We explore the consultation document, and what it could mean for taxpayers, external parties and intermediaries (including tax advisors) and Inland Revenue.
The future (digital) state
- A fully digital ecosystem in which businesses are connected to their suppliers and customers digitally.
- The tax system is integrated into:
- broader economic systems, with a common digital identity for participants to access services across Government; and
- normal business systems.
- Processes occur, and data flows, in real time.
What this could mean for the tax system
- Tax will increasingly occur in a business’s “natural systems” – that is, tax obligations will become a by-product of non-tax processes, rather than a separate process.
- There will be an expanded role for external parties/intermediaries, including tax advisors, in the tax system, with an enhanced regulatory framework to reflect this, including
- An obligation on parties to uphold the integrity of the tax system;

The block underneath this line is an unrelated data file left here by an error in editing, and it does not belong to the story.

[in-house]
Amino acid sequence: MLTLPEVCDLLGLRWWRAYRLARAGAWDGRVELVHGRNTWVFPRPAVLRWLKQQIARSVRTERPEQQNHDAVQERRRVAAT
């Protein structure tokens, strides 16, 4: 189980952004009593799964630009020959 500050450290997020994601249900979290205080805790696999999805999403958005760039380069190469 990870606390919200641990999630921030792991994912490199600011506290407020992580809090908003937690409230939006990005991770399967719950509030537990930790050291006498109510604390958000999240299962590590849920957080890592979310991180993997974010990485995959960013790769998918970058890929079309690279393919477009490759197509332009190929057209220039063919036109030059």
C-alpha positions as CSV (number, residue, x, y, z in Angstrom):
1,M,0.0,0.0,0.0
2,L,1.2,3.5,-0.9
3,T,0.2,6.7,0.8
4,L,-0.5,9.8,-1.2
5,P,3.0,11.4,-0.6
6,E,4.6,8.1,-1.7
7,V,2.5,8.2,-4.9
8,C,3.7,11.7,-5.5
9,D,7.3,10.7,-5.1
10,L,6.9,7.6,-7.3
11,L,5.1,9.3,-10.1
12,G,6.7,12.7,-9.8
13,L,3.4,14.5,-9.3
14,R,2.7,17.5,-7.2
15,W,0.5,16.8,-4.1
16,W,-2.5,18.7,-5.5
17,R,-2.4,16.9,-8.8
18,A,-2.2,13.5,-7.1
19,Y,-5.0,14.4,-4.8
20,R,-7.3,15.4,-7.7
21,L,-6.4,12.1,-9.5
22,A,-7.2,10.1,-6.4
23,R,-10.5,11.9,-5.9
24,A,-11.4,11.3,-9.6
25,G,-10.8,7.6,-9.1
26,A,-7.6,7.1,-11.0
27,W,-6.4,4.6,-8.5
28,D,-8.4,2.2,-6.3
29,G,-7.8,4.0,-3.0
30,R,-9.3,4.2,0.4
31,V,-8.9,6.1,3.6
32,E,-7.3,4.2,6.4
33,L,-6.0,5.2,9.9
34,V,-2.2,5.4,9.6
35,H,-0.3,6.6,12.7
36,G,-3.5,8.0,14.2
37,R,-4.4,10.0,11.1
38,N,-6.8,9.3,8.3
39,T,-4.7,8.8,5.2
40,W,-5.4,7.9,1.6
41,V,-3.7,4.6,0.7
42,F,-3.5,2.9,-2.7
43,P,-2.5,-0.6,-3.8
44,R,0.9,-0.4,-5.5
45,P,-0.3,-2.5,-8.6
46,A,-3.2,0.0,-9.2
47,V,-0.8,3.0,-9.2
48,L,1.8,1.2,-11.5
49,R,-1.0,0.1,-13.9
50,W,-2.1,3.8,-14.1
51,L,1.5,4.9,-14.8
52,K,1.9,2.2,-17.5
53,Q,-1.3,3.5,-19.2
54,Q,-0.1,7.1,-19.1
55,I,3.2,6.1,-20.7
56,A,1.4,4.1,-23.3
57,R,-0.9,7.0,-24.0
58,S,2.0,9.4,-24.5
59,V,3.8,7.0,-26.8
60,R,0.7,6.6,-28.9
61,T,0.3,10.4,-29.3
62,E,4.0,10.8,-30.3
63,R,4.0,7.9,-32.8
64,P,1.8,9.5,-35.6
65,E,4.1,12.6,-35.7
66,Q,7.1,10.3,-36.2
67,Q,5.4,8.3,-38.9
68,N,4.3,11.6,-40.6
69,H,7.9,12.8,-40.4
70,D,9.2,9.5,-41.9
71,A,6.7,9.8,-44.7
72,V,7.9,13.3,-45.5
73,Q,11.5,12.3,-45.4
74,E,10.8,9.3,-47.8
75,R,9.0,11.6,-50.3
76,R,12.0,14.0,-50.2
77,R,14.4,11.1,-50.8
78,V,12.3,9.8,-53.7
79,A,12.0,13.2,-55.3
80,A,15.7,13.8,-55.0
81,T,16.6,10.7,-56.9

- Meet technical and security standards to interact with Inland Revenue’s systems and when storing, amending and sharing data and information; and
- Where a provider’s systems calculate and tell taxpayers “how much tax to pay”, Inland Revenue may look to test those systems.
- Re-thinking Inland Revenue’s approach to data collection and sharing.
- The need to foster digital inclusion, to bridge barriers to accessing digital services.
- Opportunities for further tax system simplification as a result of digital tools and automation of tax obligations.
In an increasingly digitally disrupted world, it is unsurprising that the tax administration is having to keep pace with technological developments. Inland Revenue’s Business Transformation is the enabler, having created the platform for development of a digital tax system. Business Transformation, to date, has focused on moving business and other tax types (such as GST and PAYE) online. The challenge is looking beyond the immediate horizon.
The consultation document’s focus is largely about setting the scene and a roadmap for a possible digital future, rather than offering specific proposals. However, some of the discussion around how Inland Revenue intends to engage with external parties, collect/share data, and its expectations of taxpayers and others in the system, will guide future developments, including in tax policy. For that reason alone, it is worth a read. Feedback is being sought by 31 March.